Boom; a second paragraph down in only minutes. "Quick and dirty" essays like this one don't require lots of research and planning, and they're usually on a short time limit, so the object is to get your thoughts down as quickly and concisely as possible. You might not notice that I repeated myself a couple times in the above paragraph, just to make it seem longer. As long as you change around the way you phrase things, you just might find out how easy it is to "get away" with doing the same thing yourself.

Step 3: Take The Other Side

No matter which side you took in Paragraph 2, take the other side in Paragraph 3. Still, your personal feelings and opinions don't have to confirm one way or another. Go ahead and act like you support both ideas. Making the distinction can come later.

Being kind as opposed to being honest can also have its perks. There is very likely no one in the world who does not enjoy hearing good things about themselves. Society today is all about hyping a positive self-image, and receiving the encouragement from others just boosts that self-esteem even higher--but is this really a good thing? You and your friend might both feel good about yourselves if you choose not to tell her that the cut of the dress really isn't her style--but what will that do to your friendship when she discovers that you haven't been honest with her? Sure it was a nice thing to say, but a really nice deception still stings of betrayal when it's between friends.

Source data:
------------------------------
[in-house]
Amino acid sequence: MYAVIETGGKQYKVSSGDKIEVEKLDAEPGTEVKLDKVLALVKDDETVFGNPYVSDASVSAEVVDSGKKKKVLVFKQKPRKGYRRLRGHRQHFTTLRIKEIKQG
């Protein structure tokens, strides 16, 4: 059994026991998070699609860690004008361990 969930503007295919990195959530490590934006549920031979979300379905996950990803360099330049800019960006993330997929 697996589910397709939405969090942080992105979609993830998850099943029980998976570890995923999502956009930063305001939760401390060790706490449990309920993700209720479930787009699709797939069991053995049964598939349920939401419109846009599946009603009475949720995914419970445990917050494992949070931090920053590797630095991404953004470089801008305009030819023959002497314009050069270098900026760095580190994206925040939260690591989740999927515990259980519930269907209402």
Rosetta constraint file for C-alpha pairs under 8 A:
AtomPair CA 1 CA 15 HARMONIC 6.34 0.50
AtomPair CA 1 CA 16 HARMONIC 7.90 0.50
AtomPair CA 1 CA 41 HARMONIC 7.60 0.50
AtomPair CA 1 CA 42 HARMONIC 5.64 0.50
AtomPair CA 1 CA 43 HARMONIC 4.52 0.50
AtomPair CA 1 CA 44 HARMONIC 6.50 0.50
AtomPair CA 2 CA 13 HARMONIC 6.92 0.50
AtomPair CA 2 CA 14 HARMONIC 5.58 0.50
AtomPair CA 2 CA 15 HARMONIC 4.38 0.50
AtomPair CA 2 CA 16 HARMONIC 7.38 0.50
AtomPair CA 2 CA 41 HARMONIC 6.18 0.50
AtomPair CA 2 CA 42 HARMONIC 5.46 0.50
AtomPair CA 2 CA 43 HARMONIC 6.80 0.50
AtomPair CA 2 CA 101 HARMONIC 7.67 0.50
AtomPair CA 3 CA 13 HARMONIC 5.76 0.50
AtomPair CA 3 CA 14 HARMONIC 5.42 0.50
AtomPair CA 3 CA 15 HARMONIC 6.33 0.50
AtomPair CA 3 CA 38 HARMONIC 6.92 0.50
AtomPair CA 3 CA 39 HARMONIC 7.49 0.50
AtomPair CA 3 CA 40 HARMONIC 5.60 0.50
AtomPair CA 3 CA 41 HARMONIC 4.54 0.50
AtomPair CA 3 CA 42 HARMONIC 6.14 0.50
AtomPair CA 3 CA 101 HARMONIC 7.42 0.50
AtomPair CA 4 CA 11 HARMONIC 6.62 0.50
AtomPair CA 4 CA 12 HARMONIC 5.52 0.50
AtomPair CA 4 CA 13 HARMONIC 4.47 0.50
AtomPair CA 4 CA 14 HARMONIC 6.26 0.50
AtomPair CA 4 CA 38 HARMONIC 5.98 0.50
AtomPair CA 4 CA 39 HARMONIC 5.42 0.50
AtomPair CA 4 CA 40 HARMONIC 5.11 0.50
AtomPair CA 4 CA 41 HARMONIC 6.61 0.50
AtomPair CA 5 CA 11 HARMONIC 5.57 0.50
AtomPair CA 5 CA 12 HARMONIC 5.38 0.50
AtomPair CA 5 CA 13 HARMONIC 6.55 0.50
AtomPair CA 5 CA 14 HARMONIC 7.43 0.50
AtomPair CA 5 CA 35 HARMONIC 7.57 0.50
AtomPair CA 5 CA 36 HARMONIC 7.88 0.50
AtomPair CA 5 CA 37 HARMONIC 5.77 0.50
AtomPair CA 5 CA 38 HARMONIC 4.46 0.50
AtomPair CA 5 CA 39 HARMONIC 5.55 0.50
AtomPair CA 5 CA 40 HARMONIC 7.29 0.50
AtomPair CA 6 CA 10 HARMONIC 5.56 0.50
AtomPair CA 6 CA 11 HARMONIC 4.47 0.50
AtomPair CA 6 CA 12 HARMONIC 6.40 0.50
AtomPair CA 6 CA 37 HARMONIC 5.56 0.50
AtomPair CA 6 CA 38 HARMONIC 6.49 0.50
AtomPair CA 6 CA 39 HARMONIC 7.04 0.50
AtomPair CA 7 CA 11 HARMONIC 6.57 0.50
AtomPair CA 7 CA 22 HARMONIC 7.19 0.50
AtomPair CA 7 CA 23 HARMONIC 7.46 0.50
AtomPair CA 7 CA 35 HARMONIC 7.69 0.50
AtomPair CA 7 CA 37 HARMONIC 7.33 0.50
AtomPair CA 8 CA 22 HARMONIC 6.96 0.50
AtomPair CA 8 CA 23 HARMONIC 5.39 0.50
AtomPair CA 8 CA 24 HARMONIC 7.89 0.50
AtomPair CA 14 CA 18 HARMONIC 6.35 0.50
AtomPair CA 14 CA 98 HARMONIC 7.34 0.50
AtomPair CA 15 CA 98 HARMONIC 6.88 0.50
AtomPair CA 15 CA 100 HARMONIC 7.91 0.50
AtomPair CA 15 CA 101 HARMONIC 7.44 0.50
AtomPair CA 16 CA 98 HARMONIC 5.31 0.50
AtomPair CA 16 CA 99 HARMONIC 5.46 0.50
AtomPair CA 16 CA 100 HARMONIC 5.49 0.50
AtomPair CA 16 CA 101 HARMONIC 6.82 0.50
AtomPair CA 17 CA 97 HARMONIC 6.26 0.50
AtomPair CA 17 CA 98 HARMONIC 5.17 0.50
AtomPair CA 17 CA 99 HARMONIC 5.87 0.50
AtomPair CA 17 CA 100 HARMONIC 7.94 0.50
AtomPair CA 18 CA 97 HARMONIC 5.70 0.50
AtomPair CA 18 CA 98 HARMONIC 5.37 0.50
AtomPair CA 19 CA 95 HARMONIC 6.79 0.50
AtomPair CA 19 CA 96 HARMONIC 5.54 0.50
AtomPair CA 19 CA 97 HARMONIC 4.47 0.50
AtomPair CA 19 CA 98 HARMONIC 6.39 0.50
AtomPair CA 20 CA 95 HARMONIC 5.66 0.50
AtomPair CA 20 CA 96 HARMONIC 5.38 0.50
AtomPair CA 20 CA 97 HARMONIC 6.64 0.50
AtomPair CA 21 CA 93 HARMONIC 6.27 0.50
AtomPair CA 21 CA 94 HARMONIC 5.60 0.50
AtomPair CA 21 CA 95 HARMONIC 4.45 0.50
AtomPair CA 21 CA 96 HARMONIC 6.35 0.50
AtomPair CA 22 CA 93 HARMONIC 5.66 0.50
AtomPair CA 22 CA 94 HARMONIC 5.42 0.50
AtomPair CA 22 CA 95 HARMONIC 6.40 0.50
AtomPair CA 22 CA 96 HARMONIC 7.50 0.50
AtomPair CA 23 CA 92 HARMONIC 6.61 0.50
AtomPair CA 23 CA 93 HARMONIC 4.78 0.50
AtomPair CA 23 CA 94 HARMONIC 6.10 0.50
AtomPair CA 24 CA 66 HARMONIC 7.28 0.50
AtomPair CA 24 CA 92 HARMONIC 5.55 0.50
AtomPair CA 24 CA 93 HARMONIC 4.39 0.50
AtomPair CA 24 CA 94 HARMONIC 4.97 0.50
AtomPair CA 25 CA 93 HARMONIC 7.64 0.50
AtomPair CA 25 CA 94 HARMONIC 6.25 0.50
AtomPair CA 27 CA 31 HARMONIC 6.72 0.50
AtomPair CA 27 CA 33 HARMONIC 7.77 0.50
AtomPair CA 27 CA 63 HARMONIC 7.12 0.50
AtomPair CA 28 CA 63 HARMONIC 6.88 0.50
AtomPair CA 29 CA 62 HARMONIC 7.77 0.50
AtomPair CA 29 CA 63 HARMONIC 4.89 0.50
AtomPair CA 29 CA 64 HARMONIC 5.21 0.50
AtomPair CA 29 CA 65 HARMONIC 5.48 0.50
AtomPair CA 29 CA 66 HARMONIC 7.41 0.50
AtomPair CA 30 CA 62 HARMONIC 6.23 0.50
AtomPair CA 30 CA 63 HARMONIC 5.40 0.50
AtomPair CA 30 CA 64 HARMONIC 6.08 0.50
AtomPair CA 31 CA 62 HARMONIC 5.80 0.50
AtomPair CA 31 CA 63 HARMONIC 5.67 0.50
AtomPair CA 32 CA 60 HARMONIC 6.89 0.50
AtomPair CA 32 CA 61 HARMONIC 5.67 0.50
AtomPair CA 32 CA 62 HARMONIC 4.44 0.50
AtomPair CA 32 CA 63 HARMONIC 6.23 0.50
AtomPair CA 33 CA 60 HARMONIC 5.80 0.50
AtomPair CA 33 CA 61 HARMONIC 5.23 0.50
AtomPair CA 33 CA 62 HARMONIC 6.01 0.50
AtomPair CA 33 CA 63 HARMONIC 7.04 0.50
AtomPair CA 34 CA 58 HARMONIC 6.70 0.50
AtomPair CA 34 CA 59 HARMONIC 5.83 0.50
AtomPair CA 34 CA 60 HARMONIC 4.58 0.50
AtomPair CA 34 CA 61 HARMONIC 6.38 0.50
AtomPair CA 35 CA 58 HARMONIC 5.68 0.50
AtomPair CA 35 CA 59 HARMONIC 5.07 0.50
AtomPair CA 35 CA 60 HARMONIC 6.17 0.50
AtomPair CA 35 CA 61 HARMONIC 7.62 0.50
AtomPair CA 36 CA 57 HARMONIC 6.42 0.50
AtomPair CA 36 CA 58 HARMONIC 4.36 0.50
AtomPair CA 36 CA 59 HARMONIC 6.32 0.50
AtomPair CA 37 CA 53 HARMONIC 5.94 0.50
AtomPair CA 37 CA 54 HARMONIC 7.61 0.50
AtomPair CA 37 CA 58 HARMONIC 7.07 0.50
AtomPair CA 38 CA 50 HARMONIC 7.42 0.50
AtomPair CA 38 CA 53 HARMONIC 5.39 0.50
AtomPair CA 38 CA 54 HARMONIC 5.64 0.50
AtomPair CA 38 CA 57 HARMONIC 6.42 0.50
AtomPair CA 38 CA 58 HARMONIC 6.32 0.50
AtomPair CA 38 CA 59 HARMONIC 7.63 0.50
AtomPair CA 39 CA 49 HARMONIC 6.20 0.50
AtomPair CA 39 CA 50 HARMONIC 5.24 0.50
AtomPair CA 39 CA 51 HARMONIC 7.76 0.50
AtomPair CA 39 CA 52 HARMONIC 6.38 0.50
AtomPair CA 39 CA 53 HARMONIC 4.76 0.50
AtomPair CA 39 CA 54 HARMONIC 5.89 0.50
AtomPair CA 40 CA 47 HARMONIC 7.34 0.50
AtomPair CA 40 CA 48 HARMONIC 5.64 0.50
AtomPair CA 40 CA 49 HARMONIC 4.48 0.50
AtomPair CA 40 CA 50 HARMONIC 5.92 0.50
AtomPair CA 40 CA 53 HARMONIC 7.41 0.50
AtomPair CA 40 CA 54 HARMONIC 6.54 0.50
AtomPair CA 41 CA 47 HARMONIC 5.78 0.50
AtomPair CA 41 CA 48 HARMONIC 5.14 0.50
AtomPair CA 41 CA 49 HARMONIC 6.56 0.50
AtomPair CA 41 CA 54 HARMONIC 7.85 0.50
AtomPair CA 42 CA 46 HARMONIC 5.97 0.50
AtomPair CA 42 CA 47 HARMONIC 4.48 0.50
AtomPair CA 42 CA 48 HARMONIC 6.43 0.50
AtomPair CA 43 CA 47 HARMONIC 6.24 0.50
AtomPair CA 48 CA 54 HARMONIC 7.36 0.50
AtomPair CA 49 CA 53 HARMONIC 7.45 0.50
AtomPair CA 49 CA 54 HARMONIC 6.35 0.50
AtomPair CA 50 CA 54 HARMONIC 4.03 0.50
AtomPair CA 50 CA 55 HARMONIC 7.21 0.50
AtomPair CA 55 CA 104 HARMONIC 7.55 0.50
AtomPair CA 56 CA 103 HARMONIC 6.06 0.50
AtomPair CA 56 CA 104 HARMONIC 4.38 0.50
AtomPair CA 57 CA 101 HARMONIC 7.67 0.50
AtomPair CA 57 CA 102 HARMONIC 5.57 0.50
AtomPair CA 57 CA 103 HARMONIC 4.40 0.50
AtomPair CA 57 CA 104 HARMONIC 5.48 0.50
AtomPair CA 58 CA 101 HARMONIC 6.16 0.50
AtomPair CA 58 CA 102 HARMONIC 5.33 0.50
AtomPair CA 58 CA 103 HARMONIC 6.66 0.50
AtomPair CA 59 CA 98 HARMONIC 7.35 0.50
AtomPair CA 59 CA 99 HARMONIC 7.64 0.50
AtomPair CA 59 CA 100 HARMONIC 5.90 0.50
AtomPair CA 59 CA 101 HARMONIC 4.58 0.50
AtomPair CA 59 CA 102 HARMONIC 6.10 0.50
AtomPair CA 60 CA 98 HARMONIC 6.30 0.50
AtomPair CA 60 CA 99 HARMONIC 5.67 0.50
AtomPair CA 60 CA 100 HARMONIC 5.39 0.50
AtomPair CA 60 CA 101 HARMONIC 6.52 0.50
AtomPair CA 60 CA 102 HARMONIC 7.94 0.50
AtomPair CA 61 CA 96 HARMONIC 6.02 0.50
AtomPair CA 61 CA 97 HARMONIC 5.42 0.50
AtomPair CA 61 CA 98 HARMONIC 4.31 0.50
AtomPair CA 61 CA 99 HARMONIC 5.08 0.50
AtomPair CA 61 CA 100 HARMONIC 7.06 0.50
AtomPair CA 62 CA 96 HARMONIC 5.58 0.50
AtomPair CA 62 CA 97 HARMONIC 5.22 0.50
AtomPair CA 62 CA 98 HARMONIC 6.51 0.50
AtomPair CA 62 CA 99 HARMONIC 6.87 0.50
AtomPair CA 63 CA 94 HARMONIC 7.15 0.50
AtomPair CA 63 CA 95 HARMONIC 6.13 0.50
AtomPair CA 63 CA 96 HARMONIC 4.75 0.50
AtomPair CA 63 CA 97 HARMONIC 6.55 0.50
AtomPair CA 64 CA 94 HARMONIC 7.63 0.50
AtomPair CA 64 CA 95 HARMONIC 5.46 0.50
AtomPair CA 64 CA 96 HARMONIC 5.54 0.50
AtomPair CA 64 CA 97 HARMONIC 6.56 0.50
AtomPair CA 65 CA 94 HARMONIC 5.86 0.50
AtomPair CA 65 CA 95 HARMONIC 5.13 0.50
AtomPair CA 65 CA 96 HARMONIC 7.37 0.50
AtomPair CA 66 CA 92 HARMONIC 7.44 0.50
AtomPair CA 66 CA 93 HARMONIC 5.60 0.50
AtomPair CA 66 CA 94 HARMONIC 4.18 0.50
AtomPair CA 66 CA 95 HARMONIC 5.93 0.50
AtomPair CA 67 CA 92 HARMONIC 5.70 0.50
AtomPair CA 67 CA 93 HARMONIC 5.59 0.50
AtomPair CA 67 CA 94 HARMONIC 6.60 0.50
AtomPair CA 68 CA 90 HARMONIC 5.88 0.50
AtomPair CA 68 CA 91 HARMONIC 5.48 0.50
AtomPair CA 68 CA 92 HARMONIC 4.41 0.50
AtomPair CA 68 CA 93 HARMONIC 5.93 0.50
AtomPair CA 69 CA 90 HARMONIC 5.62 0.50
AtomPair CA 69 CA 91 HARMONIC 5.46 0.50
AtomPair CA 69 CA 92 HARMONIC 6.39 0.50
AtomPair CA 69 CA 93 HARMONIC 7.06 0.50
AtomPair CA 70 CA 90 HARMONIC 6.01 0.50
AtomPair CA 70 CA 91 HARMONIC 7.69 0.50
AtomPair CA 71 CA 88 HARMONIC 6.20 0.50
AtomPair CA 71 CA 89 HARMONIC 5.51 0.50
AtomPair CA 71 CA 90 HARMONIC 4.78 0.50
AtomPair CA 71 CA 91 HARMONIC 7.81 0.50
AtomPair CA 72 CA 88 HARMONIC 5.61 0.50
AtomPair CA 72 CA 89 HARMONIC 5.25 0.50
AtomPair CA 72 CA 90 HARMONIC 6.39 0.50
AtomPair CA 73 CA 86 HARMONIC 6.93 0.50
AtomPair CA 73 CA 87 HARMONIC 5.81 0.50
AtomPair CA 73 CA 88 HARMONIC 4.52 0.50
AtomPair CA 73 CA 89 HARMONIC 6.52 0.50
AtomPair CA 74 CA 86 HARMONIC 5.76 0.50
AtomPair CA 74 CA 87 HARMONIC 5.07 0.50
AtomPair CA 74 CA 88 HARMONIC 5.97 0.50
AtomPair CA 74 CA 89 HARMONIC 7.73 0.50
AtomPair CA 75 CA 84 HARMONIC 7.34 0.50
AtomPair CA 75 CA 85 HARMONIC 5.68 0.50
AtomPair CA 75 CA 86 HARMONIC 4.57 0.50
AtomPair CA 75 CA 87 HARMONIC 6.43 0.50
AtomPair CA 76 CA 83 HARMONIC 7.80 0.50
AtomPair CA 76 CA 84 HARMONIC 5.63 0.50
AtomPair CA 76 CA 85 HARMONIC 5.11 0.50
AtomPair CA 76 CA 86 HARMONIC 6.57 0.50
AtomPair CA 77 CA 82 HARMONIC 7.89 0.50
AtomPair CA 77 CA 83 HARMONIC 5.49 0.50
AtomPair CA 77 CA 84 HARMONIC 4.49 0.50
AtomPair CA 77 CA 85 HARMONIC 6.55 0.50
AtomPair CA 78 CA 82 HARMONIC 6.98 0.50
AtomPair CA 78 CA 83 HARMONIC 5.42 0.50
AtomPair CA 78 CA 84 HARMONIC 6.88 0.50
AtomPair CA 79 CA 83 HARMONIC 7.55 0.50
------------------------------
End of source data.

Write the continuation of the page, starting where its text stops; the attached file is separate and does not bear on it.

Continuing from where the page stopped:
Again, I diddled about the point, I repeated myself, I repeated a previous paragraph--but I'm making a point, I'm writing the essay, and I'm making good time on it!

Step 4: Compare/Contrast, Combine, or Choose

Depending on the sort of essay you needed or decided to write, Paragraph 4 is your chance to either compare the two contrasting items that you talked about in Paragraphs 2 and 3, combine two distinct elements into a third point in the body of your essay, or choose the side that appeals to you the most.